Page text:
Twin tip skis do not necessarily allow for quicker turning or spinning. The twin tip merely allows for rearwards, or "fakie" landings, takeoffs, cruising and carving, and tricks.
The binding mounting position on the skis greatly affects the ski's maneuverability while in fakie as a traditional ski's binding is normally set significantly off-center toward the rear of the ski.
Twin tip ski shapes vary greatly, and while the twin tip ski emerged at the time that the hourglass shaped ski ballooned in popularity, twin tip skis can be had in any number of widths from as little as 60mm underfoot to greater than 150mm underfoot.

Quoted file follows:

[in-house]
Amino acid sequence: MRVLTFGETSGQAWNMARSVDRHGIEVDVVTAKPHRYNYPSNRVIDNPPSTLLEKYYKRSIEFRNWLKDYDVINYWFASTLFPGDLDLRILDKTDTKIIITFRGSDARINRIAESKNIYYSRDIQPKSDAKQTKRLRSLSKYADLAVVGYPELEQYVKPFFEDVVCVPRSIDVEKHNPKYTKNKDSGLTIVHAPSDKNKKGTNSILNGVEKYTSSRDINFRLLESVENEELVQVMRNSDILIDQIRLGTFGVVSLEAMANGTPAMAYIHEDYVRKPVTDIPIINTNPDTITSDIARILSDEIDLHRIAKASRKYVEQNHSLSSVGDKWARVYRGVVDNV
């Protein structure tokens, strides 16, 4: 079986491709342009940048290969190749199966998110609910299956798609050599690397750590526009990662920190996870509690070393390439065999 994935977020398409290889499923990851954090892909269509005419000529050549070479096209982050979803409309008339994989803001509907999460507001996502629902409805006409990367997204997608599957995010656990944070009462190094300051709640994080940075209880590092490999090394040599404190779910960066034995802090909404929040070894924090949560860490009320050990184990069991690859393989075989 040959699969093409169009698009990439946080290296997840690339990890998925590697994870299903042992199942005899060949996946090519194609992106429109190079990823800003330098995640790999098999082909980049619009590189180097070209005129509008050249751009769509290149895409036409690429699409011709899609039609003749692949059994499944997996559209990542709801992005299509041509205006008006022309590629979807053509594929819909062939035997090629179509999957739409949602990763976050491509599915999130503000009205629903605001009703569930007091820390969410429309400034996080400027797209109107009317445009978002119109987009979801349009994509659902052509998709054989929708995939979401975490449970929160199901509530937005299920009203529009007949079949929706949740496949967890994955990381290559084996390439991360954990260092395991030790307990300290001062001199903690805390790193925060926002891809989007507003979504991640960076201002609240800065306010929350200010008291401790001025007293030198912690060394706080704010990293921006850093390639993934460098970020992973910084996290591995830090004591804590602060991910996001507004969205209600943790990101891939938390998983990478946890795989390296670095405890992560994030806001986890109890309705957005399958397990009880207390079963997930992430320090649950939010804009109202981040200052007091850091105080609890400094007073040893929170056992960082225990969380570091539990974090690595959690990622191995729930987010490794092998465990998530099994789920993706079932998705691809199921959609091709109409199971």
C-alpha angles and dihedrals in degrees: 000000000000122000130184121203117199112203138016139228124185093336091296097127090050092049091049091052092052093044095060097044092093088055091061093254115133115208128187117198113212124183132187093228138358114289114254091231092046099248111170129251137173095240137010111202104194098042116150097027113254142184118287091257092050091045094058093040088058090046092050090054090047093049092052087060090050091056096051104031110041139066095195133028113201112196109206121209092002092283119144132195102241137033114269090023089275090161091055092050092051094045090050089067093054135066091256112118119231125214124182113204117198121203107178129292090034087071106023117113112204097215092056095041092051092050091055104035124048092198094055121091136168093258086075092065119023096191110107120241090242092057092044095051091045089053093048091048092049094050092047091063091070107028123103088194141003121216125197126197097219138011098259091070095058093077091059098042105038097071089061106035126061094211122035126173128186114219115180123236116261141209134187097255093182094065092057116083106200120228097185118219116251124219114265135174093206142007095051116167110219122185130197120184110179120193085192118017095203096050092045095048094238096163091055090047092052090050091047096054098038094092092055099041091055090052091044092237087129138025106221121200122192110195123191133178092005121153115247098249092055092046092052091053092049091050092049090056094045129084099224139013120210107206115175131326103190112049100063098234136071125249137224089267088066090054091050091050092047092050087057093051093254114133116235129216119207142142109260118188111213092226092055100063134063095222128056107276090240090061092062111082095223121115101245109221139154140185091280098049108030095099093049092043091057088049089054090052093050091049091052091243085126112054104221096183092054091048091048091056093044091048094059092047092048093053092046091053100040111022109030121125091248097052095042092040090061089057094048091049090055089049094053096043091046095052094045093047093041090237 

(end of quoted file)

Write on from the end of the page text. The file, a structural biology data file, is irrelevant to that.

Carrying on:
Additionally, twin tip ski shapes include traditional hourglass, rockered, taper-tail and tip, and any number of other variations on traditional and non-traditional ski shapes.
Finally, the flex pattern of twin tip skis is often specifically tailored to the types of freestyle skiing typically associated with twin tip skis.
A twin tip ski will typically carve much differently than a slalom race ski, as they are designed for two different purposes.